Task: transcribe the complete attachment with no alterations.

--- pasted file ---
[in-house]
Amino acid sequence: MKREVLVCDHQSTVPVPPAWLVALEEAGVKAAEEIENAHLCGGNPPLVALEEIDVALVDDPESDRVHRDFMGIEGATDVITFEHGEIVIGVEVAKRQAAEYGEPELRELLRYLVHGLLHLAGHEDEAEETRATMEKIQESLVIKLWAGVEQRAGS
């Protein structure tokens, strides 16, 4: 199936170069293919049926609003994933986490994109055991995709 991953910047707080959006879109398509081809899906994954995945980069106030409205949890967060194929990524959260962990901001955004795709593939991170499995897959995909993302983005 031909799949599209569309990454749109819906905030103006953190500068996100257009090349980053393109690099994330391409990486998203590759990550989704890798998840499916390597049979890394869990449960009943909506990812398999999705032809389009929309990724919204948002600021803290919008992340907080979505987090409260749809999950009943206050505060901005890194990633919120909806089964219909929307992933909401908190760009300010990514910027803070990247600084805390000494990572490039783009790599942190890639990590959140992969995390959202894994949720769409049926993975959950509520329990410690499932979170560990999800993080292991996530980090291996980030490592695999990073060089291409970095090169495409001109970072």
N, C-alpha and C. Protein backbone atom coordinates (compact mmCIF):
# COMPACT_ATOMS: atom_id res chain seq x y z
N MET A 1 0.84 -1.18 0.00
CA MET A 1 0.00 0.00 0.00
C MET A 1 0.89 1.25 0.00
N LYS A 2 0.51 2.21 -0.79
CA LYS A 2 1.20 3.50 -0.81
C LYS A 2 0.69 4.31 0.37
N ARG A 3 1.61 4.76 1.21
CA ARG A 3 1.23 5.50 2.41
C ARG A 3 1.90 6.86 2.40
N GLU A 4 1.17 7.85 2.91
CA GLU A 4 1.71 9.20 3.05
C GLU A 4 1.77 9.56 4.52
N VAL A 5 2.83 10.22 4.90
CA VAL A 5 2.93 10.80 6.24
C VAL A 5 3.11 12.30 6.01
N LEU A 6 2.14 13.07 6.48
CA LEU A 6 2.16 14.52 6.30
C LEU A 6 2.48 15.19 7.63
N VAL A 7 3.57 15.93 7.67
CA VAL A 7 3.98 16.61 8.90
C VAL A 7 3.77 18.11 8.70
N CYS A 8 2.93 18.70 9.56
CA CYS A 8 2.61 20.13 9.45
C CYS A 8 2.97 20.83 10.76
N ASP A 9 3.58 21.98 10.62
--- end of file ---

[in-house]
Amino acid sequence: MKREVLVCDHQSTVPVPPAWLVALEEAGVKAAEEIENAHLCGGNPPLVALEEIDVALVDDPESDRVHRDFMGIEGATDVITFEHGEIVIGVEVAKRQAAEYGEPELRELLRYLVHGLLHLAGHEDEAEETRATMEKIQESLVIKLWAGVEQRAGS
């Protein structure tokens, strides 16, 4: 199936170069293919049926609003994933986490994109055991995709 991953910047707080959006879109398509081809899906994954995945980069106030409205949890967060194929990524959260962990901001955004795709593939991170499995897959995909993302983005 031909799949599209569309990454749109819906905030103006953190500068996100257009090349980053393109690099994330391409990486998203590759990550989704890798998840499916390597049979890394869990449960009943909506990812398999999705032809389009929309990724919204948002600021803290919008992340907080979505987090409260749809999950009943206050505060901005890194990633919120909806089964219909929307992933909401908190760009300010990514910027803070990247600084805390000494990572490039783009790599942190890639990590959140992969995390959202894994949720769409049926993975959950509520329990410690499932979170560990999800993080292991996530980090291996980030490592695999990073060089291409970095090169495409001109970072």
N, C-alpha and C. Protein backbone atom coordinates (compact mmCIF):
# COMPACT_ATOMS: atom_id res chain seq x y z
N MET A 1 0.84 -1.18 0.00
CA MET A 1 0.00 0.00 0.00
C MET A 1 0.89 1.25 0.00
N LYS A 2 0.51 2.21 -0.79
CA LYS A 2 1.20 3.50 -0.81
C LYS A 2 0.69 4.31 0.37
N ARG A 3 1.61 4.76 1.21
CA ARG A 3 1.23 5.50 2.41
C ARG A 3 1.90 6.86 2.40
N GLU A 4 1.17 7.85 2.91
CA GLU A 4 1.71 9.20 3.05
C GLU A 4 1.77 9.56 4.52
N VAL A 5 2.83 10.22 4.90
CA VAL A 5 2.93 10.80 6.24
C VAL A 5 3.11 12.30 6.01
N LEU A 6 2.14 13.07 6.48
CA LEU A 6 2.16 14.52 6.30
C LEU A 6 2.48 15.19 7.63
N VAL A 7 3.57 15.93 7.67
CA VAL A 7 3.98 16.61 8.90
C VAL A 7 3.77 18.11 8.70
N CYS A 8 2.93 18.70 9.56
CA CYS A 8 2.61 20.13 9.45
C CYS A 8 2.97 20.83 10.76
N ASP A 9 3.58 21.98 10.62